# Relative Velocity Of Swimmer

## Homework Statement:

The figure below depicts swimmers A and B who a race. A swim directly from the start point P to point Y (a distance L) and back again. B swims in a direction orthogonal to A from the start point P to point X (also a distance L) and back again. In the absence of any currents, the two swimmers have the same top speed of c. Both swimmer maintain a perfectly straight line through their respective courses and exert a maximum effort throughout.

a) Assume that there is no current. How long dose the journey for each swimmer take?

b) Let us now assume that a current flows with speed v in the negative y direction as shown on the figure. By consideration of the effective component of the velocity vectors along the two directions of travel or otherwise, find an expression for the difference in time of arrival $\Delta t$, of the two swimmers in terms of the time in (a) and the parameter $\beta =v/c$

## Relevant Equations:

##v=d/t##
##c=\sqrt(a^2+b^2)##
So I was just wondering if someone could check my method for (b) as sometimes I can have a tendency of getting the relative components wrong ect.

Diagram 1

(a)
Time for PY: ##T=L/c##
Time for YP: ##T=L/c##
Total Time:##2L/c##

(b)
Velocity for PY: ##c-v##
Time: ##T=L/(c-v)##

Velocity for YP: ##c+v##
Time : ##T=L/(c+v)##

Total time : ##T_{t1}=2cL/(c^2-v^2)##

Now for PX and XP I used the following diagram 2

From these I calculated the velocities of PX and XP of the swimmer to be

PX : ##v_s=\sqrt{c^2-v^2}##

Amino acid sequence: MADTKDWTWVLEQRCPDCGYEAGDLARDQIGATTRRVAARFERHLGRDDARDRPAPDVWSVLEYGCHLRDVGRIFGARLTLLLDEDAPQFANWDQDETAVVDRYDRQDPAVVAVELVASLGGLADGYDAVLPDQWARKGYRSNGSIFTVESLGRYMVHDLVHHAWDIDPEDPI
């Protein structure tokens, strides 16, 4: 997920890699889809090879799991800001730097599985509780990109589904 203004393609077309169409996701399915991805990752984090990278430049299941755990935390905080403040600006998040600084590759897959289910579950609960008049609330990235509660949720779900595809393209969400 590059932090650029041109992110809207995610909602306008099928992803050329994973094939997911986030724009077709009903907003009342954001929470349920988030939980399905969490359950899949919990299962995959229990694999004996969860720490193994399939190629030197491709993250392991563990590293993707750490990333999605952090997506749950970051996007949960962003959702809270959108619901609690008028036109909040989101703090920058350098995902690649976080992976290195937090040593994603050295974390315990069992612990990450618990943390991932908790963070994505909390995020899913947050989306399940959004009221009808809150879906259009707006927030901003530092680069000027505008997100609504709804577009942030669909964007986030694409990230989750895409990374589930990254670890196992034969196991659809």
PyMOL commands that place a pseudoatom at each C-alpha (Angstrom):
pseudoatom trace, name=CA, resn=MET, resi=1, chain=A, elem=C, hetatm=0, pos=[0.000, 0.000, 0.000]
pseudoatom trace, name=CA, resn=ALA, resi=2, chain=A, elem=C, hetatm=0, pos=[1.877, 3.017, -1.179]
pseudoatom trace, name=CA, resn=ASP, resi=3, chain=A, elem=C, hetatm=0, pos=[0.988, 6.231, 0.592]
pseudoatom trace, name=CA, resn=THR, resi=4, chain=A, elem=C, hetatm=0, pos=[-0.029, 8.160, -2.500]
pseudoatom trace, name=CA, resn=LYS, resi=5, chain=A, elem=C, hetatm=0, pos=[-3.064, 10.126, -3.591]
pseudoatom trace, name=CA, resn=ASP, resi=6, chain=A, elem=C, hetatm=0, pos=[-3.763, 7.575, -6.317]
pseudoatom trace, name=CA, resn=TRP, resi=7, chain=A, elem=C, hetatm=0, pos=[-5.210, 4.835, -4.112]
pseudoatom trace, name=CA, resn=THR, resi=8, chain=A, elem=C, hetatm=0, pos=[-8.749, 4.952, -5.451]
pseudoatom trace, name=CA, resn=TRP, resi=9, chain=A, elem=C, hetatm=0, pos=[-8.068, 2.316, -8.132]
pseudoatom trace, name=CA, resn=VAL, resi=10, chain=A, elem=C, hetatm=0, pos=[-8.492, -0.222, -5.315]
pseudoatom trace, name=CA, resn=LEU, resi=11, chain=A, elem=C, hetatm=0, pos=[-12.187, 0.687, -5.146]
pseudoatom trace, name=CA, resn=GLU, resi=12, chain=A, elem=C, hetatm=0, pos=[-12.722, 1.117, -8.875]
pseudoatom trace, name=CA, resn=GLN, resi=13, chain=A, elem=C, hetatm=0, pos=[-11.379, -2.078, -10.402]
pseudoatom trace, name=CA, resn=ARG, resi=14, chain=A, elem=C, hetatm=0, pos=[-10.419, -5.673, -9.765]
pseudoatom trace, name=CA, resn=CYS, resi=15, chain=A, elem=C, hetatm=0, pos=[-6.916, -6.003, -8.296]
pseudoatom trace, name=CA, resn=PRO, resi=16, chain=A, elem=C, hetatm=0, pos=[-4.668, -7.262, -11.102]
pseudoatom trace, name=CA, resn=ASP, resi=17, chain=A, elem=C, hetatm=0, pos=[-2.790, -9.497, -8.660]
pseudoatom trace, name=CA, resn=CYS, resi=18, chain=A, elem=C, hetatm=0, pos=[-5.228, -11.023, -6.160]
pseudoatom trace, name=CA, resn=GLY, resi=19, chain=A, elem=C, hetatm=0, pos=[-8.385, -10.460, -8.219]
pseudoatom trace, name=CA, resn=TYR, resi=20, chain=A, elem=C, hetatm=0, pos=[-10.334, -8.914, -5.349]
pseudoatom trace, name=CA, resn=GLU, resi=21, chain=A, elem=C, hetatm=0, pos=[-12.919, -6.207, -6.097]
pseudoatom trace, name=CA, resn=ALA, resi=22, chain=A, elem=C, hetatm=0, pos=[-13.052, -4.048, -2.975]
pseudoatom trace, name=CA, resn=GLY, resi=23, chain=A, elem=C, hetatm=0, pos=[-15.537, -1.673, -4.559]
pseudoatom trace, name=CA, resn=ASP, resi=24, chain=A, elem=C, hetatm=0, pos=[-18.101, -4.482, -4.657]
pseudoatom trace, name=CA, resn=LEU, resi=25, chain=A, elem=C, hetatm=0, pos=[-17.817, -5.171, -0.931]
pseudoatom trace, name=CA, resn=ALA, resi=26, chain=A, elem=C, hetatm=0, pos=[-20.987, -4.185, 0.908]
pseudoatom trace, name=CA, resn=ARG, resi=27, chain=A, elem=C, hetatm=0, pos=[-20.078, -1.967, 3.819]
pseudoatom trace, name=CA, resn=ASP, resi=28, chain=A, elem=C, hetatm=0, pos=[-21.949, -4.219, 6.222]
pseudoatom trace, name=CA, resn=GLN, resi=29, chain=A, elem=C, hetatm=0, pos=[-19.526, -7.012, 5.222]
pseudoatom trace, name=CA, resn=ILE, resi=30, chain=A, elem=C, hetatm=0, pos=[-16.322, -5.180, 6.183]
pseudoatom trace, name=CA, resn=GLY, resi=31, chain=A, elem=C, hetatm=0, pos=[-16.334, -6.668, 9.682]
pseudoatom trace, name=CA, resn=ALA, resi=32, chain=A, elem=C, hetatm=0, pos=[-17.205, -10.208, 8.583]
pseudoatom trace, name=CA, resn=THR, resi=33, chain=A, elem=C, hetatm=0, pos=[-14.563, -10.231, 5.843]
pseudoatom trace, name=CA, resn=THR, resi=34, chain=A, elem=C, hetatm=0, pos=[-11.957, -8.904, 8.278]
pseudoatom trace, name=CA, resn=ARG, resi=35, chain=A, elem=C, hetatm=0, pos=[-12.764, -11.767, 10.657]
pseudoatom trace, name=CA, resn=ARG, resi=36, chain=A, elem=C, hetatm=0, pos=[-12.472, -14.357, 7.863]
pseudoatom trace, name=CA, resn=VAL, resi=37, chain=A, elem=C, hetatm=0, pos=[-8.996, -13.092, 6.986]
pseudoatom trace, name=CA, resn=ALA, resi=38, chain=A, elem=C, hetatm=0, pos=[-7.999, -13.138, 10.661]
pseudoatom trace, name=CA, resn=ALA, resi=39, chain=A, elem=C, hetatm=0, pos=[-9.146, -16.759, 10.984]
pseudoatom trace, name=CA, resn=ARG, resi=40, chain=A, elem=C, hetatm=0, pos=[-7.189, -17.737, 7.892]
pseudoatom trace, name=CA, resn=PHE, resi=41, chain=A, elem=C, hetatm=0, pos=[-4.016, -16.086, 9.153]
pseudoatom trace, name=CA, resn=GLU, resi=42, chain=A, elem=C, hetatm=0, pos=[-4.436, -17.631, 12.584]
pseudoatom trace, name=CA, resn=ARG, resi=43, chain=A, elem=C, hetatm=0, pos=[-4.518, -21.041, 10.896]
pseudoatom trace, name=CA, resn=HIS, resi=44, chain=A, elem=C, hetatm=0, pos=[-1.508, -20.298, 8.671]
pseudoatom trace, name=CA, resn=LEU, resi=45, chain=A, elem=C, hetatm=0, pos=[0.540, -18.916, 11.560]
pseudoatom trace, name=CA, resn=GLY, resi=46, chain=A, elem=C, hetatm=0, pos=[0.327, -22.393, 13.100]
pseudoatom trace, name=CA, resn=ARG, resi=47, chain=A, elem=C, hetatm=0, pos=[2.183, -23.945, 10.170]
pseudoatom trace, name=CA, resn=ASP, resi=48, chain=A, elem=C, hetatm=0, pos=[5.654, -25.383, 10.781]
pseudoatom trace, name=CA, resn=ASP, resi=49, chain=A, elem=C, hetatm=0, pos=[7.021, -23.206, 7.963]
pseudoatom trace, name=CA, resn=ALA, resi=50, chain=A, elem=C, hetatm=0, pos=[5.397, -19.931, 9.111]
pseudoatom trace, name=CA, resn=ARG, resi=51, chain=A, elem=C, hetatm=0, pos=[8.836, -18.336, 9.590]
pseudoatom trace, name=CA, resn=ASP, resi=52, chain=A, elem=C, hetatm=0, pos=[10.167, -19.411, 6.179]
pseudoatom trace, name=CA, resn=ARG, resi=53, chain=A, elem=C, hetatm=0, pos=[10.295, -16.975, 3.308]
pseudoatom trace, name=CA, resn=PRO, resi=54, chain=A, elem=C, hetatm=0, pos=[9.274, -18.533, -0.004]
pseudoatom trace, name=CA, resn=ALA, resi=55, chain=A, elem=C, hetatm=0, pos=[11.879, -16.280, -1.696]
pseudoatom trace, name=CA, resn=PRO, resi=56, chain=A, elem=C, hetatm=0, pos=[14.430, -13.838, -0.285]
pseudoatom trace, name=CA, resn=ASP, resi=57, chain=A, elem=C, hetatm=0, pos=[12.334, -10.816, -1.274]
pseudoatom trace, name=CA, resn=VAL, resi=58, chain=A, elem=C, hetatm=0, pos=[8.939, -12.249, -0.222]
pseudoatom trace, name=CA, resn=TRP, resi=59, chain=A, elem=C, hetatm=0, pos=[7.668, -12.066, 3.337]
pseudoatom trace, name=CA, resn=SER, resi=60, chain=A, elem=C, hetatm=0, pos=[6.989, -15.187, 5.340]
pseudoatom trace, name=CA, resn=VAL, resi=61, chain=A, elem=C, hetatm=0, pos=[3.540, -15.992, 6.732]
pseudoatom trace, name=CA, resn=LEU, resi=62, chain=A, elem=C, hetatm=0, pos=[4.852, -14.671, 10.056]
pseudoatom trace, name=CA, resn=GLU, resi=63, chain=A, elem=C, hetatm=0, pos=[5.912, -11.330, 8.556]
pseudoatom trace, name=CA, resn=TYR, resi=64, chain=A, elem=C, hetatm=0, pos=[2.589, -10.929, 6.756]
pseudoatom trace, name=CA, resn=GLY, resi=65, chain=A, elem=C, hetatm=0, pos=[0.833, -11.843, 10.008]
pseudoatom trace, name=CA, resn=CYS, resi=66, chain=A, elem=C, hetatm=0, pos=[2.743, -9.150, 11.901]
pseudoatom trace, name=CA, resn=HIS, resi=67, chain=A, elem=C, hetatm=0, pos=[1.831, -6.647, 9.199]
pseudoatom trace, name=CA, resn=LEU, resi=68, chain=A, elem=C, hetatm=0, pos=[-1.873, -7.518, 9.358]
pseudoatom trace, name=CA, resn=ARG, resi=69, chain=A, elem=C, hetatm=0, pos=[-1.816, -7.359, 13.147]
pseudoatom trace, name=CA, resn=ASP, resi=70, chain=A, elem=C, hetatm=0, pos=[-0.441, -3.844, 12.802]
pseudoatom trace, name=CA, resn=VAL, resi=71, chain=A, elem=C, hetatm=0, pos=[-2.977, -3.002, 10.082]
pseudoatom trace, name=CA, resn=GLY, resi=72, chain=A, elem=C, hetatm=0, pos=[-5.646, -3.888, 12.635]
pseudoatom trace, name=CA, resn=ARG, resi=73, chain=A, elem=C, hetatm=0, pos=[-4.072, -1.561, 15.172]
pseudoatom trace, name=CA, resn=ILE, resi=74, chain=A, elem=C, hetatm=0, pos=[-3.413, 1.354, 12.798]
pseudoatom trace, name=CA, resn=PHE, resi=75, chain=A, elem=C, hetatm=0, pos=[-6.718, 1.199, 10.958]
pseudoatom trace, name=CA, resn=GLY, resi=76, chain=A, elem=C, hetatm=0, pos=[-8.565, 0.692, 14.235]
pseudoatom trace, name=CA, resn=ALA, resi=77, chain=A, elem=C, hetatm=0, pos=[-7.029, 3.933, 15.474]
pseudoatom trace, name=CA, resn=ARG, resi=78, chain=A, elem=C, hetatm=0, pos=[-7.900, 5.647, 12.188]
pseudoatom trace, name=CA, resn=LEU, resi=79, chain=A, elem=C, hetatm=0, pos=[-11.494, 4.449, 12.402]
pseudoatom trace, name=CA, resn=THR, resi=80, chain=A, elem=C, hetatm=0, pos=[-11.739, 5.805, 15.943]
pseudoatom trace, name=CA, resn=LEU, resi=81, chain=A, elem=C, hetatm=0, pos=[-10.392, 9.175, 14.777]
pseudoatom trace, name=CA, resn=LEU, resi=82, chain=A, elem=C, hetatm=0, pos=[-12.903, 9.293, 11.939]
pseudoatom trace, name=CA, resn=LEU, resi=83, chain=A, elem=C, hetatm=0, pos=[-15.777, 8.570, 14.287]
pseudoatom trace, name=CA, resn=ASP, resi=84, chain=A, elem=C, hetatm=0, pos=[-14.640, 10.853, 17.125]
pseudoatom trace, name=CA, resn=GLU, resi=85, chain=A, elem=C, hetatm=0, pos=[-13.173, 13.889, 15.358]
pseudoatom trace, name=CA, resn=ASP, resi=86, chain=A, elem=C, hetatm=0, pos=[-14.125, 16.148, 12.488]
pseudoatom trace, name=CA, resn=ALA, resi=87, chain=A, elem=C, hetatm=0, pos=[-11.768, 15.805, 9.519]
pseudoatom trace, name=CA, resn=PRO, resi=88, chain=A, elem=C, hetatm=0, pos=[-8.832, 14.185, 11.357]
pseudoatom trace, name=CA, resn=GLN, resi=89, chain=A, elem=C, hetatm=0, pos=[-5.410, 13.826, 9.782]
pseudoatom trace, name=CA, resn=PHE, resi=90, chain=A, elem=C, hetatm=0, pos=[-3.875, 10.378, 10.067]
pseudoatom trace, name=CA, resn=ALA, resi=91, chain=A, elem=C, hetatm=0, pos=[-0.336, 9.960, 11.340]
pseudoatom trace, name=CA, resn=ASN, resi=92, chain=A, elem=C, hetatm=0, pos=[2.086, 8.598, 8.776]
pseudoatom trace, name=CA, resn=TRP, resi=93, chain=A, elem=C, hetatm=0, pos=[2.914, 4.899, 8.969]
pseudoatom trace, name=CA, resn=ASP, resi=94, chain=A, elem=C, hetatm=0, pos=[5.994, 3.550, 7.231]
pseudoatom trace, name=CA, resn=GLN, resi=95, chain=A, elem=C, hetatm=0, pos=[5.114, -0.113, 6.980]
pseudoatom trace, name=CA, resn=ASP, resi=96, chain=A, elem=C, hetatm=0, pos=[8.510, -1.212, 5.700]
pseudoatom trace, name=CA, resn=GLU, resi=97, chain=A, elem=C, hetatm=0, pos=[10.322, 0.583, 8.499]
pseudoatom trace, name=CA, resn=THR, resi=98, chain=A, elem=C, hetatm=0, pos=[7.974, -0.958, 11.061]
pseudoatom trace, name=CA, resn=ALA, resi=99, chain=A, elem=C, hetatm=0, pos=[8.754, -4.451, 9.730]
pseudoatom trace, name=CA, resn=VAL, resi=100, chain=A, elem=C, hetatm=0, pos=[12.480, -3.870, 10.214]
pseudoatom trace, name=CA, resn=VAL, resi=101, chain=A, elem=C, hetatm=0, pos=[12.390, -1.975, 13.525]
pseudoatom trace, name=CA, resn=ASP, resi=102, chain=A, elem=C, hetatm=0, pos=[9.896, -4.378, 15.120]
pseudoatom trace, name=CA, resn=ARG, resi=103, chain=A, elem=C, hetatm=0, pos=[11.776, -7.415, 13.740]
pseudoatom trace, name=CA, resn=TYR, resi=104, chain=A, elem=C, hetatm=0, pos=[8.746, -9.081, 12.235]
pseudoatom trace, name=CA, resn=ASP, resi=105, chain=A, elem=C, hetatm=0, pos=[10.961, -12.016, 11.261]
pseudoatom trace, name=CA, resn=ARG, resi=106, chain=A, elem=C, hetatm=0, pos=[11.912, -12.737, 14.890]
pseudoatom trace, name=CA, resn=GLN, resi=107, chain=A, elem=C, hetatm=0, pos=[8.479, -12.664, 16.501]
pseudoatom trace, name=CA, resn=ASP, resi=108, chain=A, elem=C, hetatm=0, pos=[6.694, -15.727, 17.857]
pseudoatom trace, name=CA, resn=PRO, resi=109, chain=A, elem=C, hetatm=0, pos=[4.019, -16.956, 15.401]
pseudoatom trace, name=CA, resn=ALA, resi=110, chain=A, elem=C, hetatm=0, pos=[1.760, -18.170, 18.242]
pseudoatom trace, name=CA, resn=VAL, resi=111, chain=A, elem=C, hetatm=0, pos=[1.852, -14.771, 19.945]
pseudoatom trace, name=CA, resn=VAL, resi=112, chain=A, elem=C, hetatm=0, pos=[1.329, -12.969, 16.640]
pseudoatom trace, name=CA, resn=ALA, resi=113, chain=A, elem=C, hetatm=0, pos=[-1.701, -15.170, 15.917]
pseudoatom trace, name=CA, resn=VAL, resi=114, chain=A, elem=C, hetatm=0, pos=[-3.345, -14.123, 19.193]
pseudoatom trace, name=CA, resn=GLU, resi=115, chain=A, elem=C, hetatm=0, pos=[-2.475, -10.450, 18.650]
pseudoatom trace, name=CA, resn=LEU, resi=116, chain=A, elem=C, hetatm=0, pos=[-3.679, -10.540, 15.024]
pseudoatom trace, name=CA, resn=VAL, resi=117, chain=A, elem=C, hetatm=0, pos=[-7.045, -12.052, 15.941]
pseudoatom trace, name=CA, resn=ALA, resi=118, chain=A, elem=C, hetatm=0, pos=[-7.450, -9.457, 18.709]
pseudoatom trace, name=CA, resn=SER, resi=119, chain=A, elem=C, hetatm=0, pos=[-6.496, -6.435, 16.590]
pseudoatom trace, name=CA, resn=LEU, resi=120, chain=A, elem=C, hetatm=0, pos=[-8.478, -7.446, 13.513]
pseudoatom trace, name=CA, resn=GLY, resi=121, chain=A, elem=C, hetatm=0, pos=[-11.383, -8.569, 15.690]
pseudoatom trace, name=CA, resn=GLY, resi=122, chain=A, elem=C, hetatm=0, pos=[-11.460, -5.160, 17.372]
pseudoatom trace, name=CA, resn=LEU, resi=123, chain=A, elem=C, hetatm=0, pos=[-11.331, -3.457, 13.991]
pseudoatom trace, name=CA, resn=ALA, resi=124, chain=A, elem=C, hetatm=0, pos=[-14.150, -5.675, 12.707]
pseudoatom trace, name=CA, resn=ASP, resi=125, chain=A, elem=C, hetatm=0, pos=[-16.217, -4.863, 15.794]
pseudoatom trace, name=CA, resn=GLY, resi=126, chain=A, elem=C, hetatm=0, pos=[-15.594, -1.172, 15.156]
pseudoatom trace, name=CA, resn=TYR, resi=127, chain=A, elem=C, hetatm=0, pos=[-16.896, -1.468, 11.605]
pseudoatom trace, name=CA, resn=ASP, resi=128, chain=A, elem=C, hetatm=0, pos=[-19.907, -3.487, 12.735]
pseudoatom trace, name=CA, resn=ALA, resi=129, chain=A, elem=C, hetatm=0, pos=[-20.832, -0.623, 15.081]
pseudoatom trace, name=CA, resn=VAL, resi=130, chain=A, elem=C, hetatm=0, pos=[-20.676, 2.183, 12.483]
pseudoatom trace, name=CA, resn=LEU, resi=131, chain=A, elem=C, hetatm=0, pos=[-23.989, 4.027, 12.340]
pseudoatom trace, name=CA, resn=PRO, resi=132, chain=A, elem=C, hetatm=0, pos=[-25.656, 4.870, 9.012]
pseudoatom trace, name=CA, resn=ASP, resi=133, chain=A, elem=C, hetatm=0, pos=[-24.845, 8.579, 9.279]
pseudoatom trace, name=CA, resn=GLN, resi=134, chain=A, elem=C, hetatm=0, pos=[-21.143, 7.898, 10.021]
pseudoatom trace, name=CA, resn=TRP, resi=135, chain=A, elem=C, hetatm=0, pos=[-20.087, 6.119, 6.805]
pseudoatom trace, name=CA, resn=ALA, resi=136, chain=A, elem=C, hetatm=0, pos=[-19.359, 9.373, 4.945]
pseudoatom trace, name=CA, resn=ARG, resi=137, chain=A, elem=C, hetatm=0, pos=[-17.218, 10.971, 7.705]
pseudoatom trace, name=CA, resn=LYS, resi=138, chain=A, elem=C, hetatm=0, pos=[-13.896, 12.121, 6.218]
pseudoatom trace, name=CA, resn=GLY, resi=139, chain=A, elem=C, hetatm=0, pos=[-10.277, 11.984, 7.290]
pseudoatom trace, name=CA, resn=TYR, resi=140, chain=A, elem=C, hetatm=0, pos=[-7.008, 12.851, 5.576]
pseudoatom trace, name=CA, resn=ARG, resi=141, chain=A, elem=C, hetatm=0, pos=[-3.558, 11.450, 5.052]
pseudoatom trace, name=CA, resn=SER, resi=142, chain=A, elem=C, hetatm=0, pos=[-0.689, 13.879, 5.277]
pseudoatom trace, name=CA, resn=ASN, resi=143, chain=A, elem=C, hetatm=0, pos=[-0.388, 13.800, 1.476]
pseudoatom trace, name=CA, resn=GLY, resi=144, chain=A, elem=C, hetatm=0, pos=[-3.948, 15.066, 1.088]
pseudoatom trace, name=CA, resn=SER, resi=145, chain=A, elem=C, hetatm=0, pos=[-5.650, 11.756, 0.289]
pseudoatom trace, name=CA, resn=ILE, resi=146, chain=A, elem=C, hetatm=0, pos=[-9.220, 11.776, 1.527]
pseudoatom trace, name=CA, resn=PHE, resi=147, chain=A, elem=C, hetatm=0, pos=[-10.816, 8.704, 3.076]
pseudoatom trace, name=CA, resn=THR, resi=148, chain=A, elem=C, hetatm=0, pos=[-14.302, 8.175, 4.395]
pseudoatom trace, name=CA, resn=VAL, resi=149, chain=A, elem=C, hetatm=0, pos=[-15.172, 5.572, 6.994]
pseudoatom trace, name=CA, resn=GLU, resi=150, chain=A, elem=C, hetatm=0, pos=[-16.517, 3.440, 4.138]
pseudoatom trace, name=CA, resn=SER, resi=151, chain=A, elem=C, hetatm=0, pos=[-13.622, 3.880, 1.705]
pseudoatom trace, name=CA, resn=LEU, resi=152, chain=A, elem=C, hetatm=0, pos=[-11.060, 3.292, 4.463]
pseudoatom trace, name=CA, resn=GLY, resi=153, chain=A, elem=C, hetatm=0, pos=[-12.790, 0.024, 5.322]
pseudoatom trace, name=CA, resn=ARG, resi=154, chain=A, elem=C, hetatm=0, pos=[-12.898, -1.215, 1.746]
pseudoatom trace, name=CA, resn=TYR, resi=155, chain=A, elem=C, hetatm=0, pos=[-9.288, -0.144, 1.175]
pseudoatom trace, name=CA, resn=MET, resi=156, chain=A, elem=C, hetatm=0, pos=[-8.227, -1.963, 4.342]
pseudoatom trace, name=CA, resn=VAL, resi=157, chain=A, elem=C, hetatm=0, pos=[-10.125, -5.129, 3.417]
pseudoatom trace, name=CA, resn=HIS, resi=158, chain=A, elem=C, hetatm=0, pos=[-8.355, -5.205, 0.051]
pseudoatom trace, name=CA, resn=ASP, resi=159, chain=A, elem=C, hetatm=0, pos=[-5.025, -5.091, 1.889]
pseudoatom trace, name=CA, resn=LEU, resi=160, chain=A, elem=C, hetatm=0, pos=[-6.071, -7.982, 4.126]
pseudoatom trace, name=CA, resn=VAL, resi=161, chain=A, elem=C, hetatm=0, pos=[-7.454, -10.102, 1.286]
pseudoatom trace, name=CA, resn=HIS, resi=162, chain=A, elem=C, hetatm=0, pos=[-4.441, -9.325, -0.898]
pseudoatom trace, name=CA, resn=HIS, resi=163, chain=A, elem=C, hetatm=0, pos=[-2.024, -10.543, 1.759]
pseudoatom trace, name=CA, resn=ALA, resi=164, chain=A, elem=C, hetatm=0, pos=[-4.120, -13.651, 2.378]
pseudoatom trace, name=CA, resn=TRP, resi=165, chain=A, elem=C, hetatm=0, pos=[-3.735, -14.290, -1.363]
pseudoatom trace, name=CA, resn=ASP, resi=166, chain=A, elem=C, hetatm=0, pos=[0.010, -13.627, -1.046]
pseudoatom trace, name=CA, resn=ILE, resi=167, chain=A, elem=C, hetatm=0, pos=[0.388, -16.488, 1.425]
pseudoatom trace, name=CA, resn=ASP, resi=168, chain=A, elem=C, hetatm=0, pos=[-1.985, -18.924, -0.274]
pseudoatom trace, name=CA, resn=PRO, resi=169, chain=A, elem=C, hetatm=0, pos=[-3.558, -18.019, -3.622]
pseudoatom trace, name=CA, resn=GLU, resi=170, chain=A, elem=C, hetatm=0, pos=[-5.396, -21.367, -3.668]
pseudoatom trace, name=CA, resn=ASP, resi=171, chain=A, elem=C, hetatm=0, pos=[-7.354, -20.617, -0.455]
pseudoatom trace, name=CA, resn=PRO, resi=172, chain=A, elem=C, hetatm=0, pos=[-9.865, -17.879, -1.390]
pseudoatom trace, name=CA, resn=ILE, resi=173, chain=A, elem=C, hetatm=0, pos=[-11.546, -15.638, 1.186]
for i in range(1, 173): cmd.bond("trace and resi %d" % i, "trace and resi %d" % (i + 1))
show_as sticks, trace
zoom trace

XP : ##v_s=\sqrt{c^2-v^2}##

So calculating the total time

##T_{t2}=\frac{2L}{\sqrt{c^2-v^2}}=\frac{2L\cdot \sqrt{c^2-v^2}}{c^2-v^2}##

Next I simplified ##T_{t1}## and ##T_{t2}##

##T_{t1}=\frac{2L}{c\sqrt{1-\beta^2}}##

##T_{t2}=\frac{2L \sqrt{1-\beta^2}}{c(1-\beta^2)}##

so ##\Delta T## is given by

##\Delta T = \frac{2L(\sqrt{1-\beta^2})}{c(1-\beta^2)}##

## Answers and Replies

Related Introductory Physics Homework Help News on Phys.org
TSny
Homework Helper
Gold Member
Diagram 2 appears to be rotated by 90 degrees relative to diagram 1. But that doesn't affect your results. Your results for ##T_{t1}## and ##T_{t2}## look correct to me. However, there are some "typos" at the end where you wrote:
Next I simplified ##T_{t1}## and ##T_{t2}##

##T_{t1}=\frac{2L}{c\sqrt{1-\beta^2}}##

##T_{t2}=\frac{2L \sqrt{1-\beta^2}}{c(1-\beta^2)}##

so ##\Delta T## is given by

##\Delta T = \frac{2L(\sqrt{1-\beta^2})}{c(1-\beta^2)}##
Did you write ##T_{t1}## correctly here? Note that your expressions for ##T_{t1}## and ##T_{t2}## are equivalent.

What should ##\Delta T## reduce to if ##v = 0##? Does your result do this?

You are asked to express ##\Delta T## in terms of the time ##T_a## for part (a).